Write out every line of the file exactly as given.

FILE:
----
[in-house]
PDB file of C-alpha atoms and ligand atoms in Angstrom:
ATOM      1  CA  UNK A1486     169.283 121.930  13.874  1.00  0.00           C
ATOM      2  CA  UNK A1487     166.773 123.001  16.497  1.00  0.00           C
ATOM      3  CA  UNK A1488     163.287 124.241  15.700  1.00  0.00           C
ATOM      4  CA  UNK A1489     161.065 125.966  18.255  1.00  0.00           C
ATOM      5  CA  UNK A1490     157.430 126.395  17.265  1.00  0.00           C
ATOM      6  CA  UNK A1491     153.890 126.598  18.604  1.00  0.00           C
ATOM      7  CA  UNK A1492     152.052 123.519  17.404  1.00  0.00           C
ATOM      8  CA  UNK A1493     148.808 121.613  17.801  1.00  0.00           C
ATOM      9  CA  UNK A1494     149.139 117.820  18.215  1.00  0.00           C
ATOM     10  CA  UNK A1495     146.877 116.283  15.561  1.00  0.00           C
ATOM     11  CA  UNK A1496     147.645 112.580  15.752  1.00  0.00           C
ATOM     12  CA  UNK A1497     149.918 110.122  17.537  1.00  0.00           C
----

[in-house]
PDB file of C-alpha atoms and ligand atoms in Angstrom:
ATOM      1  CA  UNK A1486     169.283 121.930  13.874  1.00  0.00           C
ATOM      2  CA  UNK A1487     166.773 123.001  16.497  1.00  0.00           C
ATOM      3  CA  UNK A1488     163.287 124.241  15.700  1.00  0.00           C
ATOM      4  CA  UNK A1489     161.065 125.966  18.255  1.00  0.00           C
ATOM      5  CA  UNK A1490     157.430 126.395  17.265  1.00  0.00           C
ATOM      6  CA  UNK A1491     153.890 126.598  18.604  1.00  0.00           C
ATOM      7  CA  UNK A1492     152.052 123.519  17.404  1.00  0.00           C
ATOM      8  CA  UNK A1493     148.808 121.613  17.801  1.00  0.00           C
ATOM      9  CA  UNK A1494     149.139 117.820  18.215  1.00  0.00           C
ATOM     10  CA  UNK A1495     146.877 116.283  15.561  1.00  0.00           C
ATOM     11  CA  UNK A1496     147.645 112.580  15.752  1.00  0.00           C
ATOM     12  CA  UNK A1497     149.918 110.122  17.537  1.00  0.00           C